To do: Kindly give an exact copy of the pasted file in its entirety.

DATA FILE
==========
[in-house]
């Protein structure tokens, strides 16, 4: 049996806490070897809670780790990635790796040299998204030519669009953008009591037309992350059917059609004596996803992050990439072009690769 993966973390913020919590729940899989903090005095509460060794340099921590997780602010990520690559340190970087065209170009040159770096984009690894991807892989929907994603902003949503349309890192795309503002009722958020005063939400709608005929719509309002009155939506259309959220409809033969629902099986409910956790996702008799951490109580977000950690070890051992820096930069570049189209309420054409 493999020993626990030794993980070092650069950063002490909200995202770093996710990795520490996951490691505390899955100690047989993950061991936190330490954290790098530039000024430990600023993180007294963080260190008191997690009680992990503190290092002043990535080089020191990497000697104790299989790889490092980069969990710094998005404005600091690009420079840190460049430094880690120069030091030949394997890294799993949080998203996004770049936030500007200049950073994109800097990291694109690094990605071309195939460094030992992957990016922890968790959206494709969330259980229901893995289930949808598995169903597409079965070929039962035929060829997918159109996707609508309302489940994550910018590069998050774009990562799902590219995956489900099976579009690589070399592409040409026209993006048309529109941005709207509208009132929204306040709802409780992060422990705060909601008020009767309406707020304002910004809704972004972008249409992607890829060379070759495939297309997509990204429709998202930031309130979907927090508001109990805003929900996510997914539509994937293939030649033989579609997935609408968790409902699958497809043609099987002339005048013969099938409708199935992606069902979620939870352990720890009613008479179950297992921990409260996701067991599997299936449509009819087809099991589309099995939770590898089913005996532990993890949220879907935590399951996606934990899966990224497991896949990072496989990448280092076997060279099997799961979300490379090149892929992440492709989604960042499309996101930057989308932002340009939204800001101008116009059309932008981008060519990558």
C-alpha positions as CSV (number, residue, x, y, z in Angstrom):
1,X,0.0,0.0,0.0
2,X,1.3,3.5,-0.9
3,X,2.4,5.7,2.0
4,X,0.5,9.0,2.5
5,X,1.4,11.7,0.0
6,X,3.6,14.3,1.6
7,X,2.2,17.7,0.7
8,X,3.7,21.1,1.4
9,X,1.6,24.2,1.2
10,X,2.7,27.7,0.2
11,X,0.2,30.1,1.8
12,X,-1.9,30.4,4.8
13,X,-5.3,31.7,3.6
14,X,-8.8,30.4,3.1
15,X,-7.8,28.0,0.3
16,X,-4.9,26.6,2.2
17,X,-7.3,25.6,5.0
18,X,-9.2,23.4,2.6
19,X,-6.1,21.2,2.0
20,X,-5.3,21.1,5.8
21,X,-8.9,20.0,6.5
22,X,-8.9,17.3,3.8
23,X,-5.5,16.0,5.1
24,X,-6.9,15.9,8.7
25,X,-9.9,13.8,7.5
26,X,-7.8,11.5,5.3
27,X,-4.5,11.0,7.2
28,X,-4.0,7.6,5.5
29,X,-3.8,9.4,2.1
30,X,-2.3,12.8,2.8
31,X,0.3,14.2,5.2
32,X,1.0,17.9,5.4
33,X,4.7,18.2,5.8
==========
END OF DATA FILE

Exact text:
[in-house]
């Protein structure tokens, strides 16, 4: 049996806490070897809670780790990635790796040299998204030519669009953008009591037309992350059917059609004596996803992050990439072009690769 993966973390913020919590729940899989903090005095509460060794340099921590997780602010990520690559340190970087065209170009040159770096984009690894991807892989929907994603902003949503349309890192795309503002009722958020005063939400709608005929719509309002009155939506259309959220409809033969629902099986409910956790996702008799951490109580977000950690070890051992820096930069570049189209309420054409 493999020993626990030794993980070092650069950063002490909200995202770093996710990795520490996951490691505390899955100690047989993950061991936190330490954290790098530039000024430990600023993180007294963080260190008191997690009680992990503190290092002043990535080089020191990497000697104790299989790889490092980069969990710094998005404005600091690009420079840190460049430094880690120069030091030949394997890294799993949080998203996004770049936030500007200049950073994109800097990291694109690094990605071309195939460094030992992957990016922890968790959206494709969330259980229901893995289930949808598995169903597409079965070929039962035929060829997918159109996707609508309302489940994550910018590069998050774009990562799902590219995956489900099976579009690589070399592409040409026209993006048309529109941005709207509208009132929204306040709802409780992060422990705060909601008020009767309406707020304002910004809704972004972008249409992607890829060379070759495939297309997509990204429709998202930031309130979907927090508001109990805003929900996510997914539509994937293939030649033989579609997935609408968790409902699958497809043609099987002339005048013969099938409708199935992606069902979620939870352990720890009613008479179950297992921990409260996701067991599997299936449509009819087809099991589309099995939770590898089913005996532990993890949220879907935590399951996606934990899966990224497991896949990072496989990448280092076997060279099997799961979300490379090149892929992440492709989604960042499309996101930057989308932002340009939204800001101008116009059309932008981008060519990558």
C-alpha positions as CSV (number, residue, x, y, z in Angstrom):
1,X,0.0,0.0,0.0
2,X,1.3,3.5,-0.9
3,X,2.4,5.7,2.0
4,X,0.5,9.0,2.5
5,X,1.4,11.7,0.0
6,X,3.6,14.3,1.6
7,X,2.2,17.7,0.7
8,X,3.7,21.1,1.4
9,X,1.6,24.2,1.2
10,X,2.7,27.7,0.2
11,X,0.2,30.1,1.8
12,X,-1.9,30.4,4.8
13,X,-5.3,31.7,3.6
14,X,-8.8,30.4,3.1
15,X,-7.8,28.0,0.3
16,X,-4.9,26.6,2.2
17,X,-7.3,25.6,5.0
18,X,-9.2,23.4,2.6
19,X,-6.1,21.2,2.0
20,X,-5.3,21.1,5.8
21,X,-8.9,20.0,6.5
22,X,-8.9,17.3,3.8
23,X,-5.5,16.0,5.1
24,X,-6.9,15.9,8.7
25,X,-9.9,13.8,7.5
26,X,-7.8,11.5,5.3
27,X,-4.5,11.0,7.2
28,X,-4.0,7.6,5.5
29,X,-3.8,9.4,2.1
30,X,-2.3,12.8,2.8
31,X,0.3,14.2,5.2
32,X,1.0,17.9,5.4
33,X,4.7,18.2,5.8